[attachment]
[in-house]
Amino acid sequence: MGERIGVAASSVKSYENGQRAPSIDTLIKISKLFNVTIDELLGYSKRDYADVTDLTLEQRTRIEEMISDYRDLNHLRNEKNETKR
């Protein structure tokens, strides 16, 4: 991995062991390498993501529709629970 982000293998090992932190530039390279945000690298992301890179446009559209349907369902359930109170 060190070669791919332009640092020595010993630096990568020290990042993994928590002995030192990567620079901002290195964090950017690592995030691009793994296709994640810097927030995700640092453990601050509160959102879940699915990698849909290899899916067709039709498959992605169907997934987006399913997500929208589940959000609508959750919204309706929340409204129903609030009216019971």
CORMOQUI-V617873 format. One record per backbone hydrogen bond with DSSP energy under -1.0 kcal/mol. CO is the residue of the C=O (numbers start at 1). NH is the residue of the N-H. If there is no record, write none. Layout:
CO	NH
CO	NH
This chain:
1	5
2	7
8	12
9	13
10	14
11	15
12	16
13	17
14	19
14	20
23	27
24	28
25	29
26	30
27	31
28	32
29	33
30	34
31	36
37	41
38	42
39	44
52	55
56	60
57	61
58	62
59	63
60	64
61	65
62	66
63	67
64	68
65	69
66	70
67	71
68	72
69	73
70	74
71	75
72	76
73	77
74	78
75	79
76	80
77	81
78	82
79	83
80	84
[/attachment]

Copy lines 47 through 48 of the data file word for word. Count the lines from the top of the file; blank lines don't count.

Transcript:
72	76
73	77